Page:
* To be renamed Lansdowne Developed Markets fund
* Fund has already held half its assets outside UK
* Can now hold up to 10 pct in emerging markets
* Lost around 20 pct last year, up 7 pct this year
By Laurence Fletcher
LONDON, Feb 21 (Reuters) - Lansdowne Partners, one of Europe’s biggest hedge fund firms, is to rename its flagship $7.5 billion UK Equity fund, reflecting its overseas investments and allowing it to invest in emerging markets, a source close to the firm told Reuters.
The fund, run by Stuart Roden and Peter Davies, will be renamed the Lansdowne Developed Markets fund in April.
The portfolio has already been investing about half its assets outside the UK, including taking large stakes in U.S banks, and will now be able to put up to 10 percent in emerging markets, although there are no immediate plans to do this.
Lansdowne, headed by Paul Ruddock, manages around $12.5 billion in assets and is well known for making millions shorting Northern Rock during the financial crisis prior to the stricken bank’s collapse.
More recently it has been betting on a recovery in some bank stocks, including Lloyds, although last year it sold its $850 million stake in Goldman Sachs.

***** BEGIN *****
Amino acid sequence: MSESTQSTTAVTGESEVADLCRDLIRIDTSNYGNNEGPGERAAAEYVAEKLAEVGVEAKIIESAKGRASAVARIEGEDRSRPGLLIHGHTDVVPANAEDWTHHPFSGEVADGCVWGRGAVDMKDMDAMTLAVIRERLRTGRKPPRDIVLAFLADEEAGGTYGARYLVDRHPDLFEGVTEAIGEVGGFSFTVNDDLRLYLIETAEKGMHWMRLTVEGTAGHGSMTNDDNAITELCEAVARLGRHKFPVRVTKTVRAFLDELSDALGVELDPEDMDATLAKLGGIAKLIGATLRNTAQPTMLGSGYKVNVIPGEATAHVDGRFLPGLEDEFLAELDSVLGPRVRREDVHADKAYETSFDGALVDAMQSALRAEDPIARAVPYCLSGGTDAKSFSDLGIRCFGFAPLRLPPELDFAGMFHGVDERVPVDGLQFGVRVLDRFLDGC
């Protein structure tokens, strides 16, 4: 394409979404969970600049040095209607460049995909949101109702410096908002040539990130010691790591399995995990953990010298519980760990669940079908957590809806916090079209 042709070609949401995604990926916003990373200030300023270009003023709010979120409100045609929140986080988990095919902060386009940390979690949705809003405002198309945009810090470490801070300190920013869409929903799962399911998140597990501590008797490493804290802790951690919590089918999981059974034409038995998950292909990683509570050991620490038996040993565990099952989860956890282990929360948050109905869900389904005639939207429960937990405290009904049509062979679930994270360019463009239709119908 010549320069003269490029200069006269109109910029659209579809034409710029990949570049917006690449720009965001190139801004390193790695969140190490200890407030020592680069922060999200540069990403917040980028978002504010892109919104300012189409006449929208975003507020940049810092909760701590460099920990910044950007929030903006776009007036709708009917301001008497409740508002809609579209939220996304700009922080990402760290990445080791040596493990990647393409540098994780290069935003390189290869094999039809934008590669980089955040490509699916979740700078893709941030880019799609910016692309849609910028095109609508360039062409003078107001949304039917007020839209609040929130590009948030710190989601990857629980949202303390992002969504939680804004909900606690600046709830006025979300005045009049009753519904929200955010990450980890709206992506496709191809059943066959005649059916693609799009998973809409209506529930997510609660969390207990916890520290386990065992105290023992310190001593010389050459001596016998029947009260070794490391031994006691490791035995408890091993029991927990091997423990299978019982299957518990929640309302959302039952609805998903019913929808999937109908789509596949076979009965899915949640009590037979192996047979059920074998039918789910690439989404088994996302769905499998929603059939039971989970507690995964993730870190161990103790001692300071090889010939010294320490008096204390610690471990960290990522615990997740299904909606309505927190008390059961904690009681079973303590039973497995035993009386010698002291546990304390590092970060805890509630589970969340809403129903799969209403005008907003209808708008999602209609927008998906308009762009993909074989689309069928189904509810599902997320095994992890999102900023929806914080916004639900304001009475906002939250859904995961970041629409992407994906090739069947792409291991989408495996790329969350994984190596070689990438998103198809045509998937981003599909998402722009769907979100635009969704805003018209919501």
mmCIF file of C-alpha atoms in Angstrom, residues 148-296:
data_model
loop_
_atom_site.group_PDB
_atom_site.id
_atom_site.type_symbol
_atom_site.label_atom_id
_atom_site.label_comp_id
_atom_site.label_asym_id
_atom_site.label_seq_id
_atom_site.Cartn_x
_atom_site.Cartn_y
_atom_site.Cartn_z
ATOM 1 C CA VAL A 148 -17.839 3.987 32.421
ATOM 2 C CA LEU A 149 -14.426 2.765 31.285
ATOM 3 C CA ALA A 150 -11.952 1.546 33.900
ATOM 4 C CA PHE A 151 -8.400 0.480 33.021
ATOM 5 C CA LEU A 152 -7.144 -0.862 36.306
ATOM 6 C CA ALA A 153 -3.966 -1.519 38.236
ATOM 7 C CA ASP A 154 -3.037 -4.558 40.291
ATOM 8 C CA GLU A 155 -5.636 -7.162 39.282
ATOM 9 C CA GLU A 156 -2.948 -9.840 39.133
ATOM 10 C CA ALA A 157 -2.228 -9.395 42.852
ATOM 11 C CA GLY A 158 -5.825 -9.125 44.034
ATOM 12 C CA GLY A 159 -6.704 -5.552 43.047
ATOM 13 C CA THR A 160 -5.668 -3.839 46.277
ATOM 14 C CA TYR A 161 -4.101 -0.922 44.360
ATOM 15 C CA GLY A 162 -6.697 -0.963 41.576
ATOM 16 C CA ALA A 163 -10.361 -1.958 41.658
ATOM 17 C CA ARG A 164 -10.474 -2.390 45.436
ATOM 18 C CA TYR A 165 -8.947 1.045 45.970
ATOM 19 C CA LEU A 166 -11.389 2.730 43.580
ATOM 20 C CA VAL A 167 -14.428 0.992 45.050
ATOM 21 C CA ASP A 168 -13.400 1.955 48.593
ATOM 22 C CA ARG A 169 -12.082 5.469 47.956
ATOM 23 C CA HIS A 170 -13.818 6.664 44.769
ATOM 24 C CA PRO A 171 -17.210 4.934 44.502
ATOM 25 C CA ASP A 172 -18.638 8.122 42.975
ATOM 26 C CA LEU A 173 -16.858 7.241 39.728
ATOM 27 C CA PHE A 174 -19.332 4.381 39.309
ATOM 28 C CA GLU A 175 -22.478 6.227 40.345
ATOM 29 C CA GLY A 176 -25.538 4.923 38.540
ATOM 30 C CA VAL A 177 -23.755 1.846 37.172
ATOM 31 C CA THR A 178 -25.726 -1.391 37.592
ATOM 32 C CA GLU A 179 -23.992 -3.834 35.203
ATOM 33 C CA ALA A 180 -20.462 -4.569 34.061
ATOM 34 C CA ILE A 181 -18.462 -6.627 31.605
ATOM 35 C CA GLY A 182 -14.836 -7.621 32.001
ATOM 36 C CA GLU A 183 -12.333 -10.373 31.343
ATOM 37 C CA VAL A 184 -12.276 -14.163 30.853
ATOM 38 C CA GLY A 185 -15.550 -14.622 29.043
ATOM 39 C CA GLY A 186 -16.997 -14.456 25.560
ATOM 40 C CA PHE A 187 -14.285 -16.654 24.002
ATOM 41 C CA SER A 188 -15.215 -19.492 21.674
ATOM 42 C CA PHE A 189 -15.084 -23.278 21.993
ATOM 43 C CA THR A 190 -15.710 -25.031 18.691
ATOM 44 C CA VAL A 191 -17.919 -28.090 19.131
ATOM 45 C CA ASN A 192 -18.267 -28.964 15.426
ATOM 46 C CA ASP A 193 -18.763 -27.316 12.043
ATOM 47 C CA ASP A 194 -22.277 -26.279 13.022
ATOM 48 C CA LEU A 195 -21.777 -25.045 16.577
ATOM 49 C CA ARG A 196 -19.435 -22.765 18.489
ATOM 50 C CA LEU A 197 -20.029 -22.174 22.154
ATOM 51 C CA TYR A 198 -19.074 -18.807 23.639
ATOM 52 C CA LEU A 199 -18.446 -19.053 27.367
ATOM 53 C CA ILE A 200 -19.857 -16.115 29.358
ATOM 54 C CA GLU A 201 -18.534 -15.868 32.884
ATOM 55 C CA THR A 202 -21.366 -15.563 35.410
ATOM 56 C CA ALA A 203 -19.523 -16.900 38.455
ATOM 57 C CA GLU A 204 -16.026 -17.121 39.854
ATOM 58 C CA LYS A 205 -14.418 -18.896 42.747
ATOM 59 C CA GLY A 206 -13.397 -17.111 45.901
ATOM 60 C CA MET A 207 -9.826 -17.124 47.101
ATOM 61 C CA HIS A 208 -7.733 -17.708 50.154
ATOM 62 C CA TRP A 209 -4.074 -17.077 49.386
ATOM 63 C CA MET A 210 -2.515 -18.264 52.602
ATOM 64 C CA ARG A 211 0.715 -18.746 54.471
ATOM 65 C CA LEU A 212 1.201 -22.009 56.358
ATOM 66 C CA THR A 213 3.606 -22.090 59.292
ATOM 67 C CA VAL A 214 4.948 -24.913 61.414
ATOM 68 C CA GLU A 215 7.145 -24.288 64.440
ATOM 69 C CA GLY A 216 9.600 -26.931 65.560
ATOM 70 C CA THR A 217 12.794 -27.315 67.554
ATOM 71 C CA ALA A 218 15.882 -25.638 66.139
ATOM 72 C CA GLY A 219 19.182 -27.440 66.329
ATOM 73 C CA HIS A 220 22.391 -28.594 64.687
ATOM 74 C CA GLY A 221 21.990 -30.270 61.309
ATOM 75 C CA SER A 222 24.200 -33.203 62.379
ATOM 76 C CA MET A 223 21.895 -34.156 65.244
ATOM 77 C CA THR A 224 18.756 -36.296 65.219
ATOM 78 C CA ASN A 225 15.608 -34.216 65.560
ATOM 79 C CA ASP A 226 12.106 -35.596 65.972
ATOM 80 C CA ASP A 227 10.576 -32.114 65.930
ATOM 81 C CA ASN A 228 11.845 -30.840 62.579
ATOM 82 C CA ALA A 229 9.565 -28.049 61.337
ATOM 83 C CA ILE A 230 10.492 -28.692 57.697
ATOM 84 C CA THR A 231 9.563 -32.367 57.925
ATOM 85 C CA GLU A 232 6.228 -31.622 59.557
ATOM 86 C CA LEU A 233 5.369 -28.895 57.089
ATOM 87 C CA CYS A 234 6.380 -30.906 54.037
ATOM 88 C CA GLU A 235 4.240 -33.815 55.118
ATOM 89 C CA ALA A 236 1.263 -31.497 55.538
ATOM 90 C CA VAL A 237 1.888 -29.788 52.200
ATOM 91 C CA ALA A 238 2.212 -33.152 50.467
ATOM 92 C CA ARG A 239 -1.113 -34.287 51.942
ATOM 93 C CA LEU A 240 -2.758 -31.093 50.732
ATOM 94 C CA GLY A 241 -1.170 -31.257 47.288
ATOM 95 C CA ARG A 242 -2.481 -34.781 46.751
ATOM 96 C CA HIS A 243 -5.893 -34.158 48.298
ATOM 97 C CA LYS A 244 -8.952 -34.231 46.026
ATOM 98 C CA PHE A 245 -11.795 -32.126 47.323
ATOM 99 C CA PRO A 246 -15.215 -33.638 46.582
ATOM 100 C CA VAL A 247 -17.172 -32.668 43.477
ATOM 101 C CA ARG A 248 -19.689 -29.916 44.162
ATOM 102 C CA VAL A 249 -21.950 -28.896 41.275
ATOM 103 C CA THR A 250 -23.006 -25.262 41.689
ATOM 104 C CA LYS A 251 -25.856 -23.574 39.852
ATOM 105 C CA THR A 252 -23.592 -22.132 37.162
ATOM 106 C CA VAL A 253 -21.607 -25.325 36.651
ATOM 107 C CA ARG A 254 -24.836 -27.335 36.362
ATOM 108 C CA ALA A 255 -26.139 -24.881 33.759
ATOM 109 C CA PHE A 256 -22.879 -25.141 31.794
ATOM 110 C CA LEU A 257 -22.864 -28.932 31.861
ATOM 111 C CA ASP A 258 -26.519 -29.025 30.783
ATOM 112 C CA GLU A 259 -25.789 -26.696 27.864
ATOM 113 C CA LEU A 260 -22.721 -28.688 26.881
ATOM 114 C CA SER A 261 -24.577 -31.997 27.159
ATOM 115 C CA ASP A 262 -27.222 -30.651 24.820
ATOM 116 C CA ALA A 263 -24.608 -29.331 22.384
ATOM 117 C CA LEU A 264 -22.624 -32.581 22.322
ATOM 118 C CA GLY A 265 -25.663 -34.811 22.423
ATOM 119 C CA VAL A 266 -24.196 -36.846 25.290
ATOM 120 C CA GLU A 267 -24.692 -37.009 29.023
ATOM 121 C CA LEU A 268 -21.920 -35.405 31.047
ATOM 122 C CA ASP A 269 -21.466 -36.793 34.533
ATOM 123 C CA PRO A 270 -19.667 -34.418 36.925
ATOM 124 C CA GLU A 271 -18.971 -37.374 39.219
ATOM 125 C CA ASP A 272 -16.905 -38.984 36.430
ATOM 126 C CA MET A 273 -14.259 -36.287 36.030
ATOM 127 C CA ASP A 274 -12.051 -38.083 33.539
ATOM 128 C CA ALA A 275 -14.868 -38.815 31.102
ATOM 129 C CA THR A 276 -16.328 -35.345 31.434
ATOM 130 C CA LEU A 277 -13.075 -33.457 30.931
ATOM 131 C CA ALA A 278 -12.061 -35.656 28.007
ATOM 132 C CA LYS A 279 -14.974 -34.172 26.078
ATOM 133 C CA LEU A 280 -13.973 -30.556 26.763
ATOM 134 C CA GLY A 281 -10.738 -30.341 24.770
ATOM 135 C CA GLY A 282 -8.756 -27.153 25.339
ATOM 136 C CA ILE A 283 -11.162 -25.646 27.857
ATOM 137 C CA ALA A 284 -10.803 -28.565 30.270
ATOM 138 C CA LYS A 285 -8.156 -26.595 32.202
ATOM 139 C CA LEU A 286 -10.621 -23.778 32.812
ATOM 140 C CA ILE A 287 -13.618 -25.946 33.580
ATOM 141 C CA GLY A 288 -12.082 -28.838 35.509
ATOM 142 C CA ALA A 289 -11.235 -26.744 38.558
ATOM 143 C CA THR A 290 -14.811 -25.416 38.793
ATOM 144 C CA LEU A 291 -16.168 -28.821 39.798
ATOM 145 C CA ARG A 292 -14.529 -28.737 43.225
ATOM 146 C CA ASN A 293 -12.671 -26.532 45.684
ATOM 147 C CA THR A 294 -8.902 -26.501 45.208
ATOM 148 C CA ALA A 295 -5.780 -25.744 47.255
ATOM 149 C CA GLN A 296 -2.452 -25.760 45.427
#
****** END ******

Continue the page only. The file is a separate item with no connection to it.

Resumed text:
“Lansdowne are changing the name of the fund, having secured approval from the investors, in order to more accurately reflect the investment strategy. The fund has had approximately half of its investments outside of the UK for a number of years,” said a source close to Lansdowne.
“The fund is wholly invested in developed markets. The offering memorandum allows the fund to have up to 10 percent in emerging markets, although there are no plans to have any exposure to emerging markets anytime in the near future.”
Lansdowne UK Equity lost around 20 percent in performance terms in 2011 in what proved a difficult year for the industry after a number of its high-conviction bets failed to pay off.
However, it is up 7 percent so far this year, boosted by a rally across stocks markets after the European Central Bank’s long-term refinancing operations flooded markets with 489 billion euros ($649 billion) of cheap cash in December.
“They’ve stayed invested and have stuck with the high-conviction names,” said one investor who asked not to be named.
Lansdowne Partners declined to comment.